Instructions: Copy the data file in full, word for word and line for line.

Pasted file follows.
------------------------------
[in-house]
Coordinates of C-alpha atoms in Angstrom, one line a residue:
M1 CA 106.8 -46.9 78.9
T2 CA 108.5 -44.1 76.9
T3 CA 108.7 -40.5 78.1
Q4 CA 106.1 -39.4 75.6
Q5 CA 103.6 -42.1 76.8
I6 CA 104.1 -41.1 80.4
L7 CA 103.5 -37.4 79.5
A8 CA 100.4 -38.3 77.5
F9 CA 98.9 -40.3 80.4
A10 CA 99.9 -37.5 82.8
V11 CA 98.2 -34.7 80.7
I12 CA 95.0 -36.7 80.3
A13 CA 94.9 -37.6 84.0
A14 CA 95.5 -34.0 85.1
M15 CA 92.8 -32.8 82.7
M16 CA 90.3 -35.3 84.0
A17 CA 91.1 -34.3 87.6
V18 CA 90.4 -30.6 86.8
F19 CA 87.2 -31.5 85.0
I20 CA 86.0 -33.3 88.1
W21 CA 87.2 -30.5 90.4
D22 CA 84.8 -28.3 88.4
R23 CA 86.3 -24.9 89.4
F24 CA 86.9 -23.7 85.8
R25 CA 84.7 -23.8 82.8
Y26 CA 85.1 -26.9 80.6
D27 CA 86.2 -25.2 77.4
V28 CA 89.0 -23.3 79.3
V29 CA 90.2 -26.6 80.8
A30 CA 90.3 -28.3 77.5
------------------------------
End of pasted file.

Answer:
[in-house]
Coordinates of C-alpha atoms in Angstrom, one line a residue:
M1 CA 106.8 -46.9 78.9
T2 CA 108.5 -44.1 76.9
T3 CA 108.7 -40.5 78.1
Q4 CA 106.1 -39.4 75.6
Q5 CA 103.6 -42.1 76.8
I6 CA 104.1 -41.1 80.4
L7 CA 103.5 -37.4 79.5
A8 CA 100.4 -38.3 77.5
F9 CA 98.9 -40.3 80.4
A10 CA 99.9 -37.5 82.8
V11 CA 98.2 -34.7 80.7
I12 CA 95.0 -36.7 80.3
A13 CA 94.9 -37.6 84.0
A14 CA 95.5 -34.0 85.1
M15 CA 92.8 -32.8 82.7
M16 CA 90.3 -35.3 84.0
A17 CA 91.1 -34.3 87.6
V18 CA 90.4 -30.6 86.8
F19 CA 87.2 -31.5 85.0
I20 CA 86.0 -33.3 88.1
W21 CA 87.2 -30.5 90.4
D22 CA 84.8 -28.3 88.4
R23 CA 86.3 -24.9 89.4
F24 CA 86.9 -23.7 85.8
R25 CA 84.7 -23.8 82.8
Y26 CA 85.1 -26.9 80.6
D27 CA 86.2 -25.2 77.4
V28 CA 89.0 -23.3 79.3
V29 CA 90.2 -26.6 80.8
A30 CA 90.3 -28.3 77.5